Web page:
It has been raining intermittently and the streets are slick and shiny, something I’m happy to be able to observe from the warmth of my home. My thoughts have turned towards the big holiday staring us in the face. Thanksgiving had rounded the corner and is hurtling towards us at breakneck speed. It is the season of gratitude and there are always reasons to be thankful and we are. Thankful for family & friends. For the roof over our head that keeps us out of the rain. For the food we eat that we cook in our warm kitchen. For the plants that grow in our backyard and instill a sense of wonderment for nature and her incredible workings each time we’re in there. For the seashore that is a stone’s throw away from where we live and that is my source of unending inspiration. For the ability to breathe in the warm fragrance that rises from the soil with the first rains.
Mostly this month, we’re grateful for this incredible opportunity to interact with you.
If we’ve gotten so far with this blog, it is only because of all the encouragement we have gotten along the way. Each and every one of all you fabulous readers, thank you so much for returning here and giving us a shout out when you have. To everyone who has said a kind word about this space or has taken the time to praise and appreciate our efforts, we are grateful you choose to spend time with us. We appreciate this opportunity of sharing our food with you. It is day 20 of NaBloPoMo and I have to admit to fatigue. I used to write posts that I could at least give an editing once-over to, but this month that hasn’t been possible. It has been a practice in speed writing with all these past month’s posts. With days spent at work, I seem to finish just before midnight every night. I’ve been cutting it close. Perhaps the pace is catching up with me, because I was staring at this blank space for the longest time before I got even these words down. I’m finding a way to power through, which is good because it is after all why I joined the challenge to begin with. This is not a sprint, it is a marathon. The point of a marathon, for me at least, is to finish, but finish well, still as eager about it as I was when I began, despite the tiredness. Your encouragement makes the late nights all worthwhile.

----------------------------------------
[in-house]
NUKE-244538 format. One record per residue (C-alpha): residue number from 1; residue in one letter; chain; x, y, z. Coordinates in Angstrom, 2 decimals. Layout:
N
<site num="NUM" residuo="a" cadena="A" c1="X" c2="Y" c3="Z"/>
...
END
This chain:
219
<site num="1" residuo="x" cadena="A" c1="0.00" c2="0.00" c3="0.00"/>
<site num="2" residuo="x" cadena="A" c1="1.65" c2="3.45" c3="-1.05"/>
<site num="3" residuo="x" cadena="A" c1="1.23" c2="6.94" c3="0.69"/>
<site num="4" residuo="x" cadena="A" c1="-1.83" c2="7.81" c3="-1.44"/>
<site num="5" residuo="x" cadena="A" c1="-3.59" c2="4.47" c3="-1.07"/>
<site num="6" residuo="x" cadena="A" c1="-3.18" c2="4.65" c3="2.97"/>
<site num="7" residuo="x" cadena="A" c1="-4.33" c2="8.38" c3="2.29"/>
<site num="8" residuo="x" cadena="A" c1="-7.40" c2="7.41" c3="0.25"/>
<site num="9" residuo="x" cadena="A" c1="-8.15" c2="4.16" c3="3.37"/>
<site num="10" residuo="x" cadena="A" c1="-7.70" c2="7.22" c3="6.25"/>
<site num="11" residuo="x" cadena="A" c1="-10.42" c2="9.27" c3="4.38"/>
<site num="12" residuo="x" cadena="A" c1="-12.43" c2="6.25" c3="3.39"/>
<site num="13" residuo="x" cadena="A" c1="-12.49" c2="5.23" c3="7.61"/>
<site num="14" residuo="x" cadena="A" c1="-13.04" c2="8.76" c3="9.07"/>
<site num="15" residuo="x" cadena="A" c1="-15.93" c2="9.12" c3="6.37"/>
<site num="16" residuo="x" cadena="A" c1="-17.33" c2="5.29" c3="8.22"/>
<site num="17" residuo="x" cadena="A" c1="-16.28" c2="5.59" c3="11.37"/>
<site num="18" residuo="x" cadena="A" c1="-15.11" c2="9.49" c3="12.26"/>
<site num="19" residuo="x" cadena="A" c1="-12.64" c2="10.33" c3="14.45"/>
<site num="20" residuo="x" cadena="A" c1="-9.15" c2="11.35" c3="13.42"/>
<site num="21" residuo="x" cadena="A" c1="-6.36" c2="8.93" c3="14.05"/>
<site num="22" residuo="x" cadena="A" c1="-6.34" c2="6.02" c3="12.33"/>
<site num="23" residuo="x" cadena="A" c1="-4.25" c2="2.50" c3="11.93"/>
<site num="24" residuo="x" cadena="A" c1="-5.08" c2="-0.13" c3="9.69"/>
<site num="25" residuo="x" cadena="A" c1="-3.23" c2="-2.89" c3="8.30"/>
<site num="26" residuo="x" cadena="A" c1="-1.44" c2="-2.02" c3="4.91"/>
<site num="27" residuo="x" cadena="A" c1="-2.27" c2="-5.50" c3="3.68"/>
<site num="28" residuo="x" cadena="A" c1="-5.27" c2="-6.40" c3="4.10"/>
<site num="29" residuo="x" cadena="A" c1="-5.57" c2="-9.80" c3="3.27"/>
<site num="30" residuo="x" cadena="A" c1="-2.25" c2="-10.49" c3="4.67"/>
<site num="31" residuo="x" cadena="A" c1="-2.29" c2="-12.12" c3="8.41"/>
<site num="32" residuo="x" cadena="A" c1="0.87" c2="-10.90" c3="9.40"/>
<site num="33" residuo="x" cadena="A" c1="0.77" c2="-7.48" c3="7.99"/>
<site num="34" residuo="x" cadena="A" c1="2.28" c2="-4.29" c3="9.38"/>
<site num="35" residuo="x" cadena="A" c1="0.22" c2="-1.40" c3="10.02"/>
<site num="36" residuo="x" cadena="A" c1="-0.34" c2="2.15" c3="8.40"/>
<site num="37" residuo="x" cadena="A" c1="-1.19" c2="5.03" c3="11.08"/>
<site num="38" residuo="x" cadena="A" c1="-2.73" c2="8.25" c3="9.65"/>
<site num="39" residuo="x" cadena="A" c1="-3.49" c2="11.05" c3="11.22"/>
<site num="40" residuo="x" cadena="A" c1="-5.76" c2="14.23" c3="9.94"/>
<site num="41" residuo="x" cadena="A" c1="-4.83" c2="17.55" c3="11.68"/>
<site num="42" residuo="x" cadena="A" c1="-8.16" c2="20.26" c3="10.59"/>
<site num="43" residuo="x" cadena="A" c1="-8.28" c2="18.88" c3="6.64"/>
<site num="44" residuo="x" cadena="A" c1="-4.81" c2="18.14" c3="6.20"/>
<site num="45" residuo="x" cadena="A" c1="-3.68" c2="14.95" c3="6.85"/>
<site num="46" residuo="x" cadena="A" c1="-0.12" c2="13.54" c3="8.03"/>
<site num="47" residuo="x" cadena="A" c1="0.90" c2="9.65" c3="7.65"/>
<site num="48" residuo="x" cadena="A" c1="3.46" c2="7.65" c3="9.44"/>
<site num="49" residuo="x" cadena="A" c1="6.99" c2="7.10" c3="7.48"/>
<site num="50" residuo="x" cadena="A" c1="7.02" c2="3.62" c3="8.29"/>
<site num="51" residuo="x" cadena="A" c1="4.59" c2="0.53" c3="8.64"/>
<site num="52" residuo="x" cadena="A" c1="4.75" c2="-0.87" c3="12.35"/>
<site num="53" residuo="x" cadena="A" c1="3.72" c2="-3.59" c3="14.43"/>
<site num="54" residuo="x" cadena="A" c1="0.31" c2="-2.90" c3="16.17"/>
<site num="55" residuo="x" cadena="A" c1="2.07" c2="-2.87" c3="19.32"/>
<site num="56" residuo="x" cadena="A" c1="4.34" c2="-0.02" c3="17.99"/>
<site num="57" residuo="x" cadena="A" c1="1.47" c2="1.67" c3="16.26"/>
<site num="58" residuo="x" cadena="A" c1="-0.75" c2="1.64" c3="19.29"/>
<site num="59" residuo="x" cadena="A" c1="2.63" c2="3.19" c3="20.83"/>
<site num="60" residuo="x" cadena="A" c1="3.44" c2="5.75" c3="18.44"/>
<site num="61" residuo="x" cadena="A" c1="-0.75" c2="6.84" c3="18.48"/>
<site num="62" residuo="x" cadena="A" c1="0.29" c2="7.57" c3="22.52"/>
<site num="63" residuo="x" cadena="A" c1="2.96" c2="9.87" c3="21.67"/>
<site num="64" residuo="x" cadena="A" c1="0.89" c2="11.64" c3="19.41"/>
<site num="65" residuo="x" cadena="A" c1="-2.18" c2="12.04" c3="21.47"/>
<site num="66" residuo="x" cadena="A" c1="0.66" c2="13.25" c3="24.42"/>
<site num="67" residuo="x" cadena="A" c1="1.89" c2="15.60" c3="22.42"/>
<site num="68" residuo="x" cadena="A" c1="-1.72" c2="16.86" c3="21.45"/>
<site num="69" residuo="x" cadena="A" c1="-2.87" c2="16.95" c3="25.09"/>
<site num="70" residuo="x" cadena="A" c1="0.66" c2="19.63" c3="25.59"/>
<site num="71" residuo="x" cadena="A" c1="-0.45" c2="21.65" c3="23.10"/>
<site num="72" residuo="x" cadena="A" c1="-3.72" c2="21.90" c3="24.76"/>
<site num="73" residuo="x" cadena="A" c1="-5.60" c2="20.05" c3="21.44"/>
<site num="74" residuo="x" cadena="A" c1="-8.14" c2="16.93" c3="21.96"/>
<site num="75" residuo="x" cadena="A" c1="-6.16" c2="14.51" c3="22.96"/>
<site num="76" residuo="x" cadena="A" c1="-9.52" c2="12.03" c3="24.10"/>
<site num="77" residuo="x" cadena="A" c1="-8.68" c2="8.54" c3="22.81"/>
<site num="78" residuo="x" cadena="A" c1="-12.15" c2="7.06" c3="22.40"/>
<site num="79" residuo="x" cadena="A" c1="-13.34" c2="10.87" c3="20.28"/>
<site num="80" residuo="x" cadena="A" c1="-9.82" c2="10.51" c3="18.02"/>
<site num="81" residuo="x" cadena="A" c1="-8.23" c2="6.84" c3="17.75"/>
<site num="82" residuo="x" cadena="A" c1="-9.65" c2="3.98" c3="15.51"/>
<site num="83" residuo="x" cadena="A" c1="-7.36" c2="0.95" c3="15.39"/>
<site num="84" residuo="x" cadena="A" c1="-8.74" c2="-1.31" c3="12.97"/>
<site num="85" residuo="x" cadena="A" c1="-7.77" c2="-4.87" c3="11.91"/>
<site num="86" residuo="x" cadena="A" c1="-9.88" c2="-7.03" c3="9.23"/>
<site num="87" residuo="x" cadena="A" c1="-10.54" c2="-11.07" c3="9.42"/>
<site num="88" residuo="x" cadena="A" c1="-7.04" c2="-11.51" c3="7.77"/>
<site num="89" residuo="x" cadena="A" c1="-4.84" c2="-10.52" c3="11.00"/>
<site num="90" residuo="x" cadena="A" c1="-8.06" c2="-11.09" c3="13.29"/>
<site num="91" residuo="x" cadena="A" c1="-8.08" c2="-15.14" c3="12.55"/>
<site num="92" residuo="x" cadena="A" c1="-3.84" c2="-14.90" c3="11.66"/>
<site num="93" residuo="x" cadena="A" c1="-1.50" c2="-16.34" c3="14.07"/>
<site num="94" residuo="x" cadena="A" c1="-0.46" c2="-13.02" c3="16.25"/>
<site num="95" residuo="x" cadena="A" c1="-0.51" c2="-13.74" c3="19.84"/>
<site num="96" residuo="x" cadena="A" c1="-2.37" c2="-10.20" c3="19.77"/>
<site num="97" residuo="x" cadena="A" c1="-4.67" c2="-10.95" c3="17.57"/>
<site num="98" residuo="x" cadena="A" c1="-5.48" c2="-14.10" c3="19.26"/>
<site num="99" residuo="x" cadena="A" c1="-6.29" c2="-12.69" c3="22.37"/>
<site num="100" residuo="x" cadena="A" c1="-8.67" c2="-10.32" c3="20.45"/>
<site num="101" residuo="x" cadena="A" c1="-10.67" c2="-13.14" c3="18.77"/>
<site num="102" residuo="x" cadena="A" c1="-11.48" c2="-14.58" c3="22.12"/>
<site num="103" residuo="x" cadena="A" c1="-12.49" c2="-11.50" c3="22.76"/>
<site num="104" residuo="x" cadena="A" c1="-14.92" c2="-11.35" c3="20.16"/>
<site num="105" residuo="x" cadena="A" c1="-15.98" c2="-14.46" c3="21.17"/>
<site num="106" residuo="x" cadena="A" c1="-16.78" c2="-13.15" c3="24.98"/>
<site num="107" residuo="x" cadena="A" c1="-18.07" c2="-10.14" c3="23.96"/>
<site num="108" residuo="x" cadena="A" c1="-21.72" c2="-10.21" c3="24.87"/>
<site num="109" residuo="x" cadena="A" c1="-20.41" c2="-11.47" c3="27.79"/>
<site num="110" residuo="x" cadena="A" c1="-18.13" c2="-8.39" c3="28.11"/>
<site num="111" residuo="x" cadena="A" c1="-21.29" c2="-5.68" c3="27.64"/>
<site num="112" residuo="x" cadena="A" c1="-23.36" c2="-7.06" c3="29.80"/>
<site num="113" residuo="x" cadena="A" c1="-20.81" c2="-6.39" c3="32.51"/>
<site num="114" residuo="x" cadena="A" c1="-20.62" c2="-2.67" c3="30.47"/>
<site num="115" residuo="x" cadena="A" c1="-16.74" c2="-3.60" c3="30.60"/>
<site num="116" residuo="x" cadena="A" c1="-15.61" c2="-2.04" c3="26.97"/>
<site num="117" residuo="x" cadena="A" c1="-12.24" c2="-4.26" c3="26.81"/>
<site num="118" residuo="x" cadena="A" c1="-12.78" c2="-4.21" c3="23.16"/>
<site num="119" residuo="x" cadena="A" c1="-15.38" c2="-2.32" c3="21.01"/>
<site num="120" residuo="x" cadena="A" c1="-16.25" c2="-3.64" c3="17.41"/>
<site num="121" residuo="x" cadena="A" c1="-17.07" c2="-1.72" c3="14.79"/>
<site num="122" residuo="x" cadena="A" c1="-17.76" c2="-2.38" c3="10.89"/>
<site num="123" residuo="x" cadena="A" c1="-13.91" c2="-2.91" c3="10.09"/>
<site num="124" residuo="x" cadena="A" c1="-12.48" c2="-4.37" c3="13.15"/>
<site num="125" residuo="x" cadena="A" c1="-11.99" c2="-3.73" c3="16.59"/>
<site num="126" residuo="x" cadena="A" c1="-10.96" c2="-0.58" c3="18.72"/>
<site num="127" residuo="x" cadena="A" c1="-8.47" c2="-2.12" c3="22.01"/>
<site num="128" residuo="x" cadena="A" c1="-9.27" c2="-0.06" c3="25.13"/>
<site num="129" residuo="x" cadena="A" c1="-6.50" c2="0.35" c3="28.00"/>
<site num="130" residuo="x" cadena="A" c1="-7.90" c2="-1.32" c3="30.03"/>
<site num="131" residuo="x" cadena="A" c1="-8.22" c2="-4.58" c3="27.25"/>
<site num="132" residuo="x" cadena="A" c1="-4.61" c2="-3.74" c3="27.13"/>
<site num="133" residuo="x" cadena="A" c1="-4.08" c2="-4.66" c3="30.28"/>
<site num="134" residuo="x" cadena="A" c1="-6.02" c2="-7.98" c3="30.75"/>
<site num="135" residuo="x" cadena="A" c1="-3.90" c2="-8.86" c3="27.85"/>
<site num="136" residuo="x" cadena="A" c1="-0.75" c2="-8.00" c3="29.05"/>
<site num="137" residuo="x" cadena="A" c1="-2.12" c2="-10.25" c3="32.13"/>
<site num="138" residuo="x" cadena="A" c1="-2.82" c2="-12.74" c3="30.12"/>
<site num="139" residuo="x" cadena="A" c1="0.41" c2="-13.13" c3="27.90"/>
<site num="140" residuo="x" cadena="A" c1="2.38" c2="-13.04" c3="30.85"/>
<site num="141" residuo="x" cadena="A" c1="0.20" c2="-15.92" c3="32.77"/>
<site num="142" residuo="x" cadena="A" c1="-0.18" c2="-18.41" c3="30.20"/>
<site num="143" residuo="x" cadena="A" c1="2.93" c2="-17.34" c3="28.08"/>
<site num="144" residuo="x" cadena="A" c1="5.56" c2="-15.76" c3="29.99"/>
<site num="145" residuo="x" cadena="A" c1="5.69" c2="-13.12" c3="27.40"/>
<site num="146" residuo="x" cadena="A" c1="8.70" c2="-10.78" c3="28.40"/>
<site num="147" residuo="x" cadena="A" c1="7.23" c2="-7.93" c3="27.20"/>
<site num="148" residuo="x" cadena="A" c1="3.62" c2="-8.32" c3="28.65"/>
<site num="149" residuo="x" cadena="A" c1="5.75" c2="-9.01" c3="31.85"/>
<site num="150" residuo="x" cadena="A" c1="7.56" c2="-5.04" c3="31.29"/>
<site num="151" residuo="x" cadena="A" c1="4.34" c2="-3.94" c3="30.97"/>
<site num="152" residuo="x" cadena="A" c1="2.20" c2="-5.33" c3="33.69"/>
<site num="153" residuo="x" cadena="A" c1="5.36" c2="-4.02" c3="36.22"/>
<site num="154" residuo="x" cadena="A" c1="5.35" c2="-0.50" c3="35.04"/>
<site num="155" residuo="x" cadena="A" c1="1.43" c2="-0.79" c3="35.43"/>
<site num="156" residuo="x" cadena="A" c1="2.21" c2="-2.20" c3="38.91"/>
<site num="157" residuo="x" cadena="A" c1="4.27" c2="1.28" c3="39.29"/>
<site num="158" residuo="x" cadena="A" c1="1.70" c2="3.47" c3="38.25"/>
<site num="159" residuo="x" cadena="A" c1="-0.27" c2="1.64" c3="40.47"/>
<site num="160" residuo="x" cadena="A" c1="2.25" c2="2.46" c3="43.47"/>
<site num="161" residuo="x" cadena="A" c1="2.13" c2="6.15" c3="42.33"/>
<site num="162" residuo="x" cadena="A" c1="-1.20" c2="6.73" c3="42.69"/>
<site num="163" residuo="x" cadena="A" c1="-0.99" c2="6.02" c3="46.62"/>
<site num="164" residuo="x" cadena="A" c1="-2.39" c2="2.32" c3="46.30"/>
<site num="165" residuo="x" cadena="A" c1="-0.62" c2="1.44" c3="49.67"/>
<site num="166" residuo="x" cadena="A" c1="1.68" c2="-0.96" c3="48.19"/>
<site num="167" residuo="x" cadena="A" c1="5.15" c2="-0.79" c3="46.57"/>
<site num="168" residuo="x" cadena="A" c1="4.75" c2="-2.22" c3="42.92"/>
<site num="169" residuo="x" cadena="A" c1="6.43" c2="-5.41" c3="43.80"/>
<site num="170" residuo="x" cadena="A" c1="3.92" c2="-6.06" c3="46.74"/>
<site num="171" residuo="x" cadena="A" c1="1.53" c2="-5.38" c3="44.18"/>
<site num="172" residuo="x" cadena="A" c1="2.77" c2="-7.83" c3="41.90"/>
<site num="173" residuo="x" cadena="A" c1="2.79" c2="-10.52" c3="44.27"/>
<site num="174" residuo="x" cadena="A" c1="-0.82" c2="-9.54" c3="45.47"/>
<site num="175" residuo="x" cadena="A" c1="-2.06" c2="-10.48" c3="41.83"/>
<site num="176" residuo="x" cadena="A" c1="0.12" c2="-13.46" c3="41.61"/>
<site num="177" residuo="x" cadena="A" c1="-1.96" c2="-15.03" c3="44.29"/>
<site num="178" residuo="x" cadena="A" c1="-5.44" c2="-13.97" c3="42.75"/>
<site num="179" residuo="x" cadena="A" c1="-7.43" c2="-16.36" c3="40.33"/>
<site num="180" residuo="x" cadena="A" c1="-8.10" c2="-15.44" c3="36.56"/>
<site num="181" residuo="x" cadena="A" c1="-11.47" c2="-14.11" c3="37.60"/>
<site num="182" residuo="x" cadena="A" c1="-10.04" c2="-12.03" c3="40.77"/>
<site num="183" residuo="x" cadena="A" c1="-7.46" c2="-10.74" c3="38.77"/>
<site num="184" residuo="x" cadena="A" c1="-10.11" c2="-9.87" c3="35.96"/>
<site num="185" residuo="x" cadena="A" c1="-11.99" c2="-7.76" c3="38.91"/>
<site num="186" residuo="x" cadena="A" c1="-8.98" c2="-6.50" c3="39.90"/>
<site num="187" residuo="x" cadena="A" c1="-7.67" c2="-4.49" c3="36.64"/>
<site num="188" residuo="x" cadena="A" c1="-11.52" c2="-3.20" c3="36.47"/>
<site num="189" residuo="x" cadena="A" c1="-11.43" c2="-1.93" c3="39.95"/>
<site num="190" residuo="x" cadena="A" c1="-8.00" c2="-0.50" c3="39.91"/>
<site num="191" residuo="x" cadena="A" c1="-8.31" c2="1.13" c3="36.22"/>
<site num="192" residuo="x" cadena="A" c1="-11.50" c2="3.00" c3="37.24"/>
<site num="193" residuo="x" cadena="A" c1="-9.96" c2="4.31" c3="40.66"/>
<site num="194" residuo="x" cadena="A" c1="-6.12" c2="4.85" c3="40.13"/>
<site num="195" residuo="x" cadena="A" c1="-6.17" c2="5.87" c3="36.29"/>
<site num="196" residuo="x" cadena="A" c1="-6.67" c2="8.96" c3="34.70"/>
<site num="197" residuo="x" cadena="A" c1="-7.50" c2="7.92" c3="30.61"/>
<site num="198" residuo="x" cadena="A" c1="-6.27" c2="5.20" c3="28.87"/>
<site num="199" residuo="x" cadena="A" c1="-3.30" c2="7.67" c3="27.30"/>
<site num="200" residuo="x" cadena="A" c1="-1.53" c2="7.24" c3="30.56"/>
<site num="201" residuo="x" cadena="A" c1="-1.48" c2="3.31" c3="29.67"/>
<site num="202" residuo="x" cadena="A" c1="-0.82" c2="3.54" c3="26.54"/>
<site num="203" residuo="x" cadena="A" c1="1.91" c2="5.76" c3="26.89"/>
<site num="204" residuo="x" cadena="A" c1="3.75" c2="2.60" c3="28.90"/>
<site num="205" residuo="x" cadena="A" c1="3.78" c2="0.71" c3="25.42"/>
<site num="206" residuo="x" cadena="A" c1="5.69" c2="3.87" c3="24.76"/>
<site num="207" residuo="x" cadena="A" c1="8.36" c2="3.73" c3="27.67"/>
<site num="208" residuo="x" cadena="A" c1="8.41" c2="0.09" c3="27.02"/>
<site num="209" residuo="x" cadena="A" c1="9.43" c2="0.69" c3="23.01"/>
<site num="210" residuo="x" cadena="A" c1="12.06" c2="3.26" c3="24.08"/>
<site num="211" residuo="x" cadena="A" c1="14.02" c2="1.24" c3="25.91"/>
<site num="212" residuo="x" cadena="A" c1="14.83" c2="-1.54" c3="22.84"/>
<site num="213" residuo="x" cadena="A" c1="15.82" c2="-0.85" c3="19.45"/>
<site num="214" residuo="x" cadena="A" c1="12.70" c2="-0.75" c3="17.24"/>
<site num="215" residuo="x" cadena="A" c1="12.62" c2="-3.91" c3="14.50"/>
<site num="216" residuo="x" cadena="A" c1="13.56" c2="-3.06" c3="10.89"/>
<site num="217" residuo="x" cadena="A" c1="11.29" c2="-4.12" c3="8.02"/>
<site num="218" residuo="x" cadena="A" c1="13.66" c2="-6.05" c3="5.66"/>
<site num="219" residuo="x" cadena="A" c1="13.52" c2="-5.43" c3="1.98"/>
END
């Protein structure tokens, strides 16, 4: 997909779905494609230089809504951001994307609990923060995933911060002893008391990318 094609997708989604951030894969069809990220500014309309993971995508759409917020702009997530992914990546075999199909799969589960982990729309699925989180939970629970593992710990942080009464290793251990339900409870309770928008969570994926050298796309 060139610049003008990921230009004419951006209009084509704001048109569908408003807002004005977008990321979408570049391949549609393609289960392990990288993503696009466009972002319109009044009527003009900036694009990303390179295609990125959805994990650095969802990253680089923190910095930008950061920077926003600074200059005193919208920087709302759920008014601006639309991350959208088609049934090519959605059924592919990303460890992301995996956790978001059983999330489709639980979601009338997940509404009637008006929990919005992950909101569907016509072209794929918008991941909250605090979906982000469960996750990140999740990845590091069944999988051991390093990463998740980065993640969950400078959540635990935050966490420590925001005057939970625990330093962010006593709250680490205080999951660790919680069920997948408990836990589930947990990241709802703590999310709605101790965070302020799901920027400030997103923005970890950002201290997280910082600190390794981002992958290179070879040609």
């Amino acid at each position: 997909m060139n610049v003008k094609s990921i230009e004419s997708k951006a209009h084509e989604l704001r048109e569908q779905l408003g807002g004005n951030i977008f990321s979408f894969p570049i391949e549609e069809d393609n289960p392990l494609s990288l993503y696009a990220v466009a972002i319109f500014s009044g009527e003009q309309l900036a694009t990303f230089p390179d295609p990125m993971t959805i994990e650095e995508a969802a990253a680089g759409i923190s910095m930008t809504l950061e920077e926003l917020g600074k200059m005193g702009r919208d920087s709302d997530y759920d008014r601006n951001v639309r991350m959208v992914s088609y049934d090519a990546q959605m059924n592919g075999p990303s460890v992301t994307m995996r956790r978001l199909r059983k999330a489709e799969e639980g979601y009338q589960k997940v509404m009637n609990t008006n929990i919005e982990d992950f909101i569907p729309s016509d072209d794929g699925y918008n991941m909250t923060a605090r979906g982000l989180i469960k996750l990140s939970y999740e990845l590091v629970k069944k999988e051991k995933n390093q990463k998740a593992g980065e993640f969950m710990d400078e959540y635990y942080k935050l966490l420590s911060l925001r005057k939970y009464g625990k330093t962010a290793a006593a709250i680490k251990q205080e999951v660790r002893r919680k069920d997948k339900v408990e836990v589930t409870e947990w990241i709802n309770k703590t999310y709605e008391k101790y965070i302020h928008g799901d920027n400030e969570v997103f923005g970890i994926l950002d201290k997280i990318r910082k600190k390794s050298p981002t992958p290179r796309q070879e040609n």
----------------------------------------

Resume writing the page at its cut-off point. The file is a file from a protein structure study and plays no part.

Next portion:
You might of course, be thinking that when a food blogger thinks of Thanksgiving, they think of the biggest food holiday of the year. That would be true, but any celebrations we participate in are non-traditional food-wise. We’ve never really liked turkey, though we are one hundred percent behind mashed potatoes. Also roasted, boiled, fried, really any kinds of potatoes. But mashed potatoes are something special. They are great by themselves, or make amazing topping for things. They are a great team-mate on any team. I thought I’d seen them in every possible form, the perfect lead or supporting act. But during my tryst with dhansak this week, I found one act I had not seen them perform. The disappearing act.
That is what they do with these kababs that are supposed to be a traditional accompaniment to dhansak. The recipe calls for two potatoes to be boiled, mashed and mixed in with the chicken or meat of your choice. I thought that would create a patty somewhat similar to that of traditional potato patties, only with potato running through instead of on it. But this kabab does not do that. The potato, it disappears completely, softening the patty somehow, leaving you with a wonderfully tender chicken kabab. The coriander and dhansak masala used here create a ridiculously flavourful patty. Don’t get all creative and try to grate your chillies into this as I did. Don’t know what I was thinking. I wonder if my colleagues were alarmed as they kept finding me in the kitchen this morning running cold water over my red hands. It was not my intention to seem so Lady Macbeth about it all.
If you steer clear of the grated chillies, this is a quick, easy, stellar recipe. I’m going to serve them as appetizers the next time we have company. They’re so good, I could eat them all by myself.
Adapted lightly from My Bombay Kitchen by Niloufer Ichaporia King
Makes about 20
Ground chicken – 1-1/2 pound
Potato – 1, medium
Sweet potato – 1
Onion – 1, medium, finely diced
Green chillies – 4, finely chopped
Ginger-garlic paste – 2 tsp
Cilantro – big handful, finely chopped
Turmeric – 1/2 tsp
Egg – 1, lightly beaten
Dhansak masala – 1-1/2 tsp
Salt to taste
Oil for shallow frying
– Peel and boil the sweet potato and potato until they are tender.
– Mash the potatoes, then mix together with the onion, chilli, ginger-garlic paste, cilantro, turmeric, dhansak masala, egg, chicken and salt.
– Using damp or oiled hands, shape the mix into about 1-1/2 to 2 inch flat rounds.
– Cover the base of a non-stick or cast iron skillet with some oil. Then shallow fry the kababs, 4-5 minutes on each side.
These keep great for a couple of days in the fridge as well.